IE 11 is not supported. For an optimal experience visit our site on another browser.

Romney jolts policy debate with plan for new benefit for children

Nearly a decade later, Romney remains a conservative Republican, but his willingness to extend "big gifts" to families has clearly evolved.
Image: Mitch McConnell Says Senate Will Hold Vote On Trump Supreme Court Nominee
Sen. Mitt Romney speaks to reporters on Capitol Hill on Sept. 21, 2020.Stefani Reynolds / Getty Images

Mitt Romney's 2012 presidential campaign fell short for a variety of reasons, but one of the Republican's problems stood out: Romney voiced broad opposition to using government to make a material difference in Americans' lives.

In the infamous "47 percent" video, for example, Romney told a group of wealthy donors that nearly half of Americans are lazy parasites, looking for government handouts. It came amidst a nonsensical ad campaign in which he peddled ugly claims about President Obama and "welfare."

After Election Day 2012, he kept this going, telling donors that Obama won re-election because he bribed women and minorities with "big gifts," such as access to affordable health care and education.

Nearly a decade later, Romney remains a conservative Republican, but his willingness to extend "big gifts" to American families has clearly evolved. The Washington Post reported yesterday morning:

Sen. Mitt Romney (R-Utah) on Thursday will propose providing at least $3,000 per child to millions of American families, lending bipartisan support to President Biden's push to dramatically expand child benefits. Romney's proposal would provide $4,200 per year for every child up to the age of 6, as well as $3,000 per year for every child age 6 to 17.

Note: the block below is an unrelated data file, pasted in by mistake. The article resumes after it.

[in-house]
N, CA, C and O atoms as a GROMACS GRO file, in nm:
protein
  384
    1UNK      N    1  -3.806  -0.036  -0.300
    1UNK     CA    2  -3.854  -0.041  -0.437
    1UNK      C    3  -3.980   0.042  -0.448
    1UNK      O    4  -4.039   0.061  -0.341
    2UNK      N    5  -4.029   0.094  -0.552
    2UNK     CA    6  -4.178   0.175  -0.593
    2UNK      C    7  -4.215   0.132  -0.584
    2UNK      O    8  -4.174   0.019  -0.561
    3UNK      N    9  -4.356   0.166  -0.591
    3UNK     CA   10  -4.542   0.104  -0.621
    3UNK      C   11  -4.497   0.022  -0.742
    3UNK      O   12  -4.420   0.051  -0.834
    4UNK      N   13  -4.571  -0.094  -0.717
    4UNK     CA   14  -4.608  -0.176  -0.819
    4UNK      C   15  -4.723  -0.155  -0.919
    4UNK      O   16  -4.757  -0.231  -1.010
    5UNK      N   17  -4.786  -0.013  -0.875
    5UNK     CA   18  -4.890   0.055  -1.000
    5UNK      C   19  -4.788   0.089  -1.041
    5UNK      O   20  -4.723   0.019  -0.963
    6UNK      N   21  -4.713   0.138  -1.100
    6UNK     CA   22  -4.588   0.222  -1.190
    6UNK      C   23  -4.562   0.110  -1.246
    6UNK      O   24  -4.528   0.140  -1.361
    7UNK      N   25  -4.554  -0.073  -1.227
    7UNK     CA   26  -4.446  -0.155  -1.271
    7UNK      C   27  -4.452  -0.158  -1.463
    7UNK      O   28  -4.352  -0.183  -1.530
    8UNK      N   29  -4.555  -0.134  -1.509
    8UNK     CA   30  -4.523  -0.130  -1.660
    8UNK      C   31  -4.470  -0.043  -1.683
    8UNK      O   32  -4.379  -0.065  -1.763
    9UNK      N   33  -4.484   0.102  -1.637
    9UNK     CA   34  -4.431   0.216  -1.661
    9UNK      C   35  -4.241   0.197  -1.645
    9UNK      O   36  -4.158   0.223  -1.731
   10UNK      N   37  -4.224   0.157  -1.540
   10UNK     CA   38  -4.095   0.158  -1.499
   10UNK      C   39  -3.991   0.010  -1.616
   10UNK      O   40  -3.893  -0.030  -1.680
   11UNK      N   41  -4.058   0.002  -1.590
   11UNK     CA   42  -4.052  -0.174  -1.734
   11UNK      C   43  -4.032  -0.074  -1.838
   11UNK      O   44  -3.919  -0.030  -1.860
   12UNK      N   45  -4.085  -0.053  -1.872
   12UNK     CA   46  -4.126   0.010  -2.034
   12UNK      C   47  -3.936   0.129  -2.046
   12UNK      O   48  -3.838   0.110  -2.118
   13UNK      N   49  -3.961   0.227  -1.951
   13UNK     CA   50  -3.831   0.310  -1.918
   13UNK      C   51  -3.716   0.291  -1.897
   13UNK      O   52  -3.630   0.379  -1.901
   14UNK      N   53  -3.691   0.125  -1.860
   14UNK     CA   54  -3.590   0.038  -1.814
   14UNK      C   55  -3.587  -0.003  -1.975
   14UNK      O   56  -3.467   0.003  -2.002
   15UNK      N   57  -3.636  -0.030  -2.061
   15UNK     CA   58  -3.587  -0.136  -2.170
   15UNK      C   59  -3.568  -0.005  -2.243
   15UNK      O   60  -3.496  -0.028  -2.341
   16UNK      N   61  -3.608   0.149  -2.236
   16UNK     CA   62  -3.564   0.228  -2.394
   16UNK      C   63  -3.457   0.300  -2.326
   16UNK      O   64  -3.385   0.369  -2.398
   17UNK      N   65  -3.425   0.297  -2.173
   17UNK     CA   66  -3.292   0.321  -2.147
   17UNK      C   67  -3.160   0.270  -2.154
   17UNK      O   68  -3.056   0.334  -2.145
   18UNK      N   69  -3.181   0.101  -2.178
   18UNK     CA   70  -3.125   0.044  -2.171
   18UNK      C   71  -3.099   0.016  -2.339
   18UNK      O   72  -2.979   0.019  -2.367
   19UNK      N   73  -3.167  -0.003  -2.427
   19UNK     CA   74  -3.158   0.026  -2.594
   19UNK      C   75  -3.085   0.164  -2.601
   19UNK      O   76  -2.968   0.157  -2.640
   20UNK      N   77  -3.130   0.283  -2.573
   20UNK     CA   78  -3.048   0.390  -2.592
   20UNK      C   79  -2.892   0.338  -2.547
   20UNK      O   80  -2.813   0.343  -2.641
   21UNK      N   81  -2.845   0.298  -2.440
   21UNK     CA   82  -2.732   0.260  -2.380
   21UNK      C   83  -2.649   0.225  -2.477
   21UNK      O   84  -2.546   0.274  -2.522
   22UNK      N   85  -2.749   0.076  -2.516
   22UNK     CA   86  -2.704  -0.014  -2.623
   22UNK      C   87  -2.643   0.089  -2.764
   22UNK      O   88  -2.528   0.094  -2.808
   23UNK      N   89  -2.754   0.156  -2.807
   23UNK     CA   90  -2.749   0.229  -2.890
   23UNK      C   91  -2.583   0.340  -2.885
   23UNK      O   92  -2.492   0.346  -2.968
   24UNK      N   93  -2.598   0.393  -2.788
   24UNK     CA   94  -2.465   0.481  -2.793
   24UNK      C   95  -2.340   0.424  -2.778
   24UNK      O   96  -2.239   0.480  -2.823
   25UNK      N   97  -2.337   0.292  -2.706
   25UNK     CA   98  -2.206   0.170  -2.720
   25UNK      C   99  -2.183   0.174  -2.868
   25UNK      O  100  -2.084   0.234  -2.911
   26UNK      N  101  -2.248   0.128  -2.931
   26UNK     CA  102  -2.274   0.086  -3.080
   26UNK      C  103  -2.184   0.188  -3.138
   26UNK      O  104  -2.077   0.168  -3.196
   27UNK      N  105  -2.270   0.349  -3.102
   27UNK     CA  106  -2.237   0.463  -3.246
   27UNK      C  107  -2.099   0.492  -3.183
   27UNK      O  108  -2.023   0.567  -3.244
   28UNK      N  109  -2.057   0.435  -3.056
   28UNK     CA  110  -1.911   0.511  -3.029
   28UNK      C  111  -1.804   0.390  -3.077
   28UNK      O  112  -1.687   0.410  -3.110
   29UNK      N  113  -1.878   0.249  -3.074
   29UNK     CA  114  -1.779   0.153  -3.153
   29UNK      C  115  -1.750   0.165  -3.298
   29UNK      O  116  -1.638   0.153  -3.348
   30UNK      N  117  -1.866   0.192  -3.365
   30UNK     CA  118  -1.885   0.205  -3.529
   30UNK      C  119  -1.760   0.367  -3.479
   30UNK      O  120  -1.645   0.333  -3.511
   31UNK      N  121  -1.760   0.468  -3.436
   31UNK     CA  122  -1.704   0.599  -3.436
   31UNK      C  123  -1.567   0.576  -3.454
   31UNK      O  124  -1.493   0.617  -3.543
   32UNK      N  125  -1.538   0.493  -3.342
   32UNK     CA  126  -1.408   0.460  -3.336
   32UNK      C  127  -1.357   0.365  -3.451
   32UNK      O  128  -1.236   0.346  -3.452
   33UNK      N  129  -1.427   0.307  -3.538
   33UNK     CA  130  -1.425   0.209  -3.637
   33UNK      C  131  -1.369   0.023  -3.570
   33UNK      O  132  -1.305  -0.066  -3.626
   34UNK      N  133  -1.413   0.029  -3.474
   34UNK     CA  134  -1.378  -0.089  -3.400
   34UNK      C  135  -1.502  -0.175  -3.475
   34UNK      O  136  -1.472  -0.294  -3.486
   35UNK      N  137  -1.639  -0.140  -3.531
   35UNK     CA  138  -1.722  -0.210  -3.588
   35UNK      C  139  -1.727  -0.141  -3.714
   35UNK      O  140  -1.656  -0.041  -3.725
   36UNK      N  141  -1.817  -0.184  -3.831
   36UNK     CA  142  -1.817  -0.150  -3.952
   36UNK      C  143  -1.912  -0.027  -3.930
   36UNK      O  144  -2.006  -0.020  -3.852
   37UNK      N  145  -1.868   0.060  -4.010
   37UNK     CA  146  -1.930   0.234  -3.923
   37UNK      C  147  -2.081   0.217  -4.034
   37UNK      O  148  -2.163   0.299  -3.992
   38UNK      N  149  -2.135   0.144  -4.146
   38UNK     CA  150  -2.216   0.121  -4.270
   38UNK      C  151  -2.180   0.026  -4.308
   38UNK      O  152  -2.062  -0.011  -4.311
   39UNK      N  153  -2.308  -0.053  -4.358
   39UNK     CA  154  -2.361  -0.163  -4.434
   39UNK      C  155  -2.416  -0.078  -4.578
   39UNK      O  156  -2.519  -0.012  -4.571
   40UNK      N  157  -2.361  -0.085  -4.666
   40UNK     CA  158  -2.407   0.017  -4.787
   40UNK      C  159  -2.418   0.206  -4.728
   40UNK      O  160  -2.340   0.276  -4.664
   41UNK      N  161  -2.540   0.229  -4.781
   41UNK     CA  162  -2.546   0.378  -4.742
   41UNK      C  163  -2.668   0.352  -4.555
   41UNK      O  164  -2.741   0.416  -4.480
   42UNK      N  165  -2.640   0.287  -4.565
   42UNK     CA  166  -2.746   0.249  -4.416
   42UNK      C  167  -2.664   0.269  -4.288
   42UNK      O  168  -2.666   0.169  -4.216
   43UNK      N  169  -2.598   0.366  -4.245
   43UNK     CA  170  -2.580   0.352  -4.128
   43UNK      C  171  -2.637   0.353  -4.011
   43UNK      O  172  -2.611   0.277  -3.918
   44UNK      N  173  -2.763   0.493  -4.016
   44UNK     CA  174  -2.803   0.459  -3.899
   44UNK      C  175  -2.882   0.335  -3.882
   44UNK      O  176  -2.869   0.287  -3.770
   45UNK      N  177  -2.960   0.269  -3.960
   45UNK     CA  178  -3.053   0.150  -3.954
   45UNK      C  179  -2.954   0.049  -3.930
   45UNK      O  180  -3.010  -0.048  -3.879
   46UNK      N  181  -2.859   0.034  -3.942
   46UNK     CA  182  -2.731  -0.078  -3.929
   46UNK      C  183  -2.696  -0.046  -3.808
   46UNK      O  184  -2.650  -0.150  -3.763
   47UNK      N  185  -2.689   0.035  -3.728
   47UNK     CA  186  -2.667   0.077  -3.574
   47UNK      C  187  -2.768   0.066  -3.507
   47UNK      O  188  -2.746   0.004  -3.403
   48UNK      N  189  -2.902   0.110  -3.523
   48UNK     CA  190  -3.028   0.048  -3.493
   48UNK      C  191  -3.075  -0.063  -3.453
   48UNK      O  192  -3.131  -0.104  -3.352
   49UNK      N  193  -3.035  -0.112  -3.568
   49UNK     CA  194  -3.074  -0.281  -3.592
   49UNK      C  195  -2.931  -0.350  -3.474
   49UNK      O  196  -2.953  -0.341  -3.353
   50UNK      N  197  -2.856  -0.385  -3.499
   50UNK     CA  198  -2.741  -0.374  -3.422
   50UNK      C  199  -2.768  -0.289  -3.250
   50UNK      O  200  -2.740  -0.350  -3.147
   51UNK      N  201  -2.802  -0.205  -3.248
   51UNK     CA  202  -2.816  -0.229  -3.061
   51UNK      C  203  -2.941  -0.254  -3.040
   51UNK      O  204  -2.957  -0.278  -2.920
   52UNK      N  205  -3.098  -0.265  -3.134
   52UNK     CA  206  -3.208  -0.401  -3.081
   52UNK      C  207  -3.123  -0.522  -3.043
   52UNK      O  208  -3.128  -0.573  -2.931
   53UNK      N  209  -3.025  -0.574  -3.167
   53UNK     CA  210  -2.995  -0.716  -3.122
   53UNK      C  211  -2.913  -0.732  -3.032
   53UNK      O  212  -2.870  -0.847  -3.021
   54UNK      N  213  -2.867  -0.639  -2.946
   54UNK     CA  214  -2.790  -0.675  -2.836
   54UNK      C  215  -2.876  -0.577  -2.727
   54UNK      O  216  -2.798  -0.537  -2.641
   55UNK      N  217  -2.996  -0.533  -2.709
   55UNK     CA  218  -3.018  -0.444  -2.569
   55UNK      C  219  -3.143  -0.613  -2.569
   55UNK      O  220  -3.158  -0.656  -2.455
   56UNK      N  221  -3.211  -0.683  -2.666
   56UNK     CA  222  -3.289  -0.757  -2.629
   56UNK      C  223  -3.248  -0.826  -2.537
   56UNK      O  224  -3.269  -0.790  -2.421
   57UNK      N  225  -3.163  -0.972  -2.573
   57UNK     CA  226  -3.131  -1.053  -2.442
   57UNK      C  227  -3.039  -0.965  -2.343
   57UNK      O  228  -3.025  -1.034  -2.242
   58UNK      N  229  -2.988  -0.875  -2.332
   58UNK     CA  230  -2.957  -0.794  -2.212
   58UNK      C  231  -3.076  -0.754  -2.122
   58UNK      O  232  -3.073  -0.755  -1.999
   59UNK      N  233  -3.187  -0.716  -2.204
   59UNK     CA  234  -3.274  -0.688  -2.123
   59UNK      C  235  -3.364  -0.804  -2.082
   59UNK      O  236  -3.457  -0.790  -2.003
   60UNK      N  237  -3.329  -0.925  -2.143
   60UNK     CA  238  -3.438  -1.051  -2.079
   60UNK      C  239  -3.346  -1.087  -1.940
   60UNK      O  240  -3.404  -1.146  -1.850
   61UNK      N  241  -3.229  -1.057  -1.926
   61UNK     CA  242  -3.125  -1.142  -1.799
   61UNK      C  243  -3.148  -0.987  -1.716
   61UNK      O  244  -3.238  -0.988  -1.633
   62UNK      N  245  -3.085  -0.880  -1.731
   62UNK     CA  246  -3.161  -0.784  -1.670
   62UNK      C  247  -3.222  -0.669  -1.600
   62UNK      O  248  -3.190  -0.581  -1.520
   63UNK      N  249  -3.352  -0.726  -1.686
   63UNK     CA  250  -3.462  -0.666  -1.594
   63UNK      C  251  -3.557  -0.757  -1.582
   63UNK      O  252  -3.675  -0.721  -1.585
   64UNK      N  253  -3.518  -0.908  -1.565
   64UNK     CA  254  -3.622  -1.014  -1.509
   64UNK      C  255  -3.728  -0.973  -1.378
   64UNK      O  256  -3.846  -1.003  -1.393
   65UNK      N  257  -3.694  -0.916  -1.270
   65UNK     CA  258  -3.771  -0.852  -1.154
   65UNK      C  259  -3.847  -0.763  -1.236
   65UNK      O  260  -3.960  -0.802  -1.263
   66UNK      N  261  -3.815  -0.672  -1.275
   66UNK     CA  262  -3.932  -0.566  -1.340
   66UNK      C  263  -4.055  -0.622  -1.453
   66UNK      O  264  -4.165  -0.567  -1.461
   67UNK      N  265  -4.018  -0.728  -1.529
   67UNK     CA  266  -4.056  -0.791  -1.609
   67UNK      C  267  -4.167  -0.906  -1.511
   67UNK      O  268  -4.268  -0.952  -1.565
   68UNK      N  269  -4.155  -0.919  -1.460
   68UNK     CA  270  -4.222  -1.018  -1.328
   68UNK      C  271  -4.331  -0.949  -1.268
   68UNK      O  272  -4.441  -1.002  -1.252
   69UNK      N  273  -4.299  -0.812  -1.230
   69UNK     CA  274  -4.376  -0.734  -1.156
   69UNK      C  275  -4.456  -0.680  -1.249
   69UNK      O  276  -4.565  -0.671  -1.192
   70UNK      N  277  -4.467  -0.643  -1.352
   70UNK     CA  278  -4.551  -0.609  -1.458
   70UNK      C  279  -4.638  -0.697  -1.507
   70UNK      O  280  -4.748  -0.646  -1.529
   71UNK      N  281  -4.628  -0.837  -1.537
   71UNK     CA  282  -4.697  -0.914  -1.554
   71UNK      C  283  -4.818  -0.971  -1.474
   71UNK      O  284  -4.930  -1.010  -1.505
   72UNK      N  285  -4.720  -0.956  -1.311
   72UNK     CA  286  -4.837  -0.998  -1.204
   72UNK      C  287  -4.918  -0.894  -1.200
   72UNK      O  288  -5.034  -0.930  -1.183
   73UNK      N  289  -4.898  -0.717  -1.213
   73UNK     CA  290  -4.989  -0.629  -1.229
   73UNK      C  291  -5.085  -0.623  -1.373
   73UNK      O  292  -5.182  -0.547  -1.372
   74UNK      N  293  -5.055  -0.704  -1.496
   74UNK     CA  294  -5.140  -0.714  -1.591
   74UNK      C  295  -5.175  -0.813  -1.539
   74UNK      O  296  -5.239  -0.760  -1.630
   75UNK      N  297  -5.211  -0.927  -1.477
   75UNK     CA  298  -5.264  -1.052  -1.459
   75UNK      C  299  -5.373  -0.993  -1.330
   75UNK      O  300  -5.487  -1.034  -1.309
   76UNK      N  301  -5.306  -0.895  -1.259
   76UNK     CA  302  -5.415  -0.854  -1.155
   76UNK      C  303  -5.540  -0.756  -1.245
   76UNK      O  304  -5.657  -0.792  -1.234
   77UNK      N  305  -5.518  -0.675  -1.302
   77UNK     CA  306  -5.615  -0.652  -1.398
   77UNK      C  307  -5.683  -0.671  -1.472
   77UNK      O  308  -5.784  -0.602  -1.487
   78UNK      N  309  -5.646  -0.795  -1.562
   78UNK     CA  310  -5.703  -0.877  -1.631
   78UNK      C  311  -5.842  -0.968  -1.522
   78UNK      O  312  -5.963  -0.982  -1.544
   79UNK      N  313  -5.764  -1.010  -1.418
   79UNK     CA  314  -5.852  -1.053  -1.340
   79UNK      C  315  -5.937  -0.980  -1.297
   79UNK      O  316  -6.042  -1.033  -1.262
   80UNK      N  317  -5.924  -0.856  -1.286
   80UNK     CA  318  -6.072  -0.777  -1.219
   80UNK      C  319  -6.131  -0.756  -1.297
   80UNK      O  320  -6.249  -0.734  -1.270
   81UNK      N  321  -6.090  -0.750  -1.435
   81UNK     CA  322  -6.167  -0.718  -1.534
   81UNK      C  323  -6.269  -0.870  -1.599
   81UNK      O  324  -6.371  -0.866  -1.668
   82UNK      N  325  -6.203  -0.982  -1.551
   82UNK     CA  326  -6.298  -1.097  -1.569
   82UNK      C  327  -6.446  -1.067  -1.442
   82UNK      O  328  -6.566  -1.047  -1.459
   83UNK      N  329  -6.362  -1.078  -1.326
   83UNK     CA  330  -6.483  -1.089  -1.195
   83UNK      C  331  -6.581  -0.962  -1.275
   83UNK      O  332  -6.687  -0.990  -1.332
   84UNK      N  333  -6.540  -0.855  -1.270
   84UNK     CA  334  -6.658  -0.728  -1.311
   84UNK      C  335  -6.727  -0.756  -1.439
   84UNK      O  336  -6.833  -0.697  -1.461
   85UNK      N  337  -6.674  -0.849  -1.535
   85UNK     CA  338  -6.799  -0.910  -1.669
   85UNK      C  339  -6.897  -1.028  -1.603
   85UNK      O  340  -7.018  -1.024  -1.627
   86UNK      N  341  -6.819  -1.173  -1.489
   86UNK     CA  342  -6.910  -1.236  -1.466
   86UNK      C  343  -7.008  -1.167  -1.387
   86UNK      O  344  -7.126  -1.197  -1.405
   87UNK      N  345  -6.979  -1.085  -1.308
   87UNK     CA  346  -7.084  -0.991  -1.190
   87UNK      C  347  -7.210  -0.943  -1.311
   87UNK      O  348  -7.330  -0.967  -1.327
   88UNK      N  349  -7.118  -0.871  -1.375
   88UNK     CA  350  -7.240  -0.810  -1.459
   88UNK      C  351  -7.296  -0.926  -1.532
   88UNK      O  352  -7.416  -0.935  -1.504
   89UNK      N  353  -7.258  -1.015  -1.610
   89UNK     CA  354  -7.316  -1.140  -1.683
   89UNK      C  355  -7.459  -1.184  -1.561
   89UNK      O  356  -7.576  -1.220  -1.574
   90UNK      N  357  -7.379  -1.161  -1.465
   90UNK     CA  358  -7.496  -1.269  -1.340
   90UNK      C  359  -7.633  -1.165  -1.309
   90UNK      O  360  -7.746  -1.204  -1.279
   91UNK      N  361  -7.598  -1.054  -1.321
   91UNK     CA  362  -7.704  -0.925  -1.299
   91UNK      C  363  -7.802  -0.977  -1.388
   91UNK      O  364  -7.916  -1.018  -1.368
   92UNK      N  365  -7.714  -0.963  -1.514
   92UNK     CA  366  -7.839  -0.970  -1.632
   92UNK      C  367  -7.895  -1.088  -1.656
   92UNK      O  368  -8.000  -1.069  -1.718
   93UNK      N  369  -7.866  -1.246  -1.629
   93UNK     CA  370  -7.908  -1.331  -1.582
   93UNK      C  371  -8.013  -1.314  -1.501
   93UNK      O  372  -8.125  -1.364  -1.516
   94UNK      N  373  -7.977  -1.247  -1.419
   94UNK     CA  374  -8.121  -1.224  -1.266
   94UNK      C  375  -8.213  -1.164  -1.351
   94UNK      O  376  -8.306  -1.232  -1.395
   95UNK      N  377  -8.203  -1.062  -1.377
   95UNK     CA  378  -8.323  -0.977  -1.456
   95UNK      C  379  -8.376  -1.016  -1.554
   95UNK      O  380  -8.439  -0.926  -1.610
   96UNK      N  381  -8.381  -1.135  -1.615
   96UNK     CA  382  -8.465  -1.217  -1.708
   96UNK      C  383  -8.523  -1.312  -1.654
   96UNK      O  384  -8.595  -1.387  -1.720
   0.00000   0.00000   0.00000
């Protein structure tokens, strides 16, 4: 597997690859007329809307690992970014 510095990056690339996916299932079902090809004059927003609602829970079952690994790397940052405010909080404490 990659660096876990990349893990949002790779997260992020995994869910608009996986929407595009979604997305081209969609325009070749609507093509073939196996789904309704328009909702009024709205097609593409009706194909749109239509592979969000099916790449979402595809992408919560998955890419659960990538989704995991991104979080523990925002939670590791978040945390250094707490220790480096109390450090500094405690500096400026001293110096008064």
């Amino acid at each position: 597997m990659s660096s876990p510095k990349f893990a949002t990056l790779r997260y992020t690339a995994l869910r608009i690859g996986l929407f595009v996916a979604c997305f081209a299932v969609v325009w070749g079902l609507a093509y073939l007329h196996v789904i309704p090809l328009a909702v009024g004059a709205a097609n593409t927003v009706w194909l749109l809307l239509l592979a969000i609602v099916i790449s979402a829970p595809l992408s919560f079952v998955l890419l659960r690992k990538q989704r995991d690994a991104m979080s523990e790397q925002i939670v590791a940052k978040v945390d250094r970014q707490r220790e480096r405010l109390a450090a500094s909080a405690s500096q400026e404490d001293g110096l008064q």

At the risk of over-simplifying matters, Romney's proposal would make direct deposits into parents' bank accounts, by way of the Social Security Administration, with the intention of vastly improving child-poverty rates.

It's no secret as to why this matters: Democratic officials are working on crafting a similar policy of their own in the upcoming COVID relief package. In fact, ironically, Romney's blueprint would be slightly more generous than the Dems' plan for younger children.

Given the eagerness with which the White House and several congressional Democrats are trying to make this a bipartisan initiative, incorporating a new idea from Mitt Romney could make a big difference.

But it gets a little complicated. For one thing, Democrats aren't going to love how the Utah Republican intends to pay for the program. As Eric Levitz explained:

Romney's bill would eliminate the Child and Dependent Care Tax Credit (CDCTC) and the Head of Household (HoH) tax-filing status, while reducing the value of the EITC to workers with children, and ending federal funding for Temporary Assistance for Needy Families (TANF).

Some of these programs would be duplicative, and some have already been hollowed out, but scaling back the Earned Income Tax Credit opens the door to leaving some struggling families worse off.

Complicating matters, Romney has made no effort to hide his opposition to the ambitious COVID relief plan backed by President Joe Biden. Democrats might embrace the senator's proposal -- or at least big chunks of it -- only to have the Utahan vote against the package anyway.

Finally, there's the response from Romney's Republican colleagues. There were some hopes that GOP senators such as Florida's Marco Rubio and/or Utah's Mike Lee might be willing to endorse Romney's vision. Those hopes were soon dashed.

Sens. Marco Rubio (R-Fla.) and Mike Lee (R-Utah) released a statement late Thursday strongly criticizing Romney's plan as "welfare assistance" and comparing it to a universal basic income program typically supported by the left.

If Rubio and Lee hate the plan, and they appear to, other GOP senators are likely to balk, too.

I won't pretend to know how this will turn out, but it's worth pausing to appreciate (a) the fact that we're in the midst of a real policy discussion, as if we had some kind of healthy political system in which debates over substantive details matter; and (b) policymakers are exploring how, not whether, to extend a hand to families that could use the help.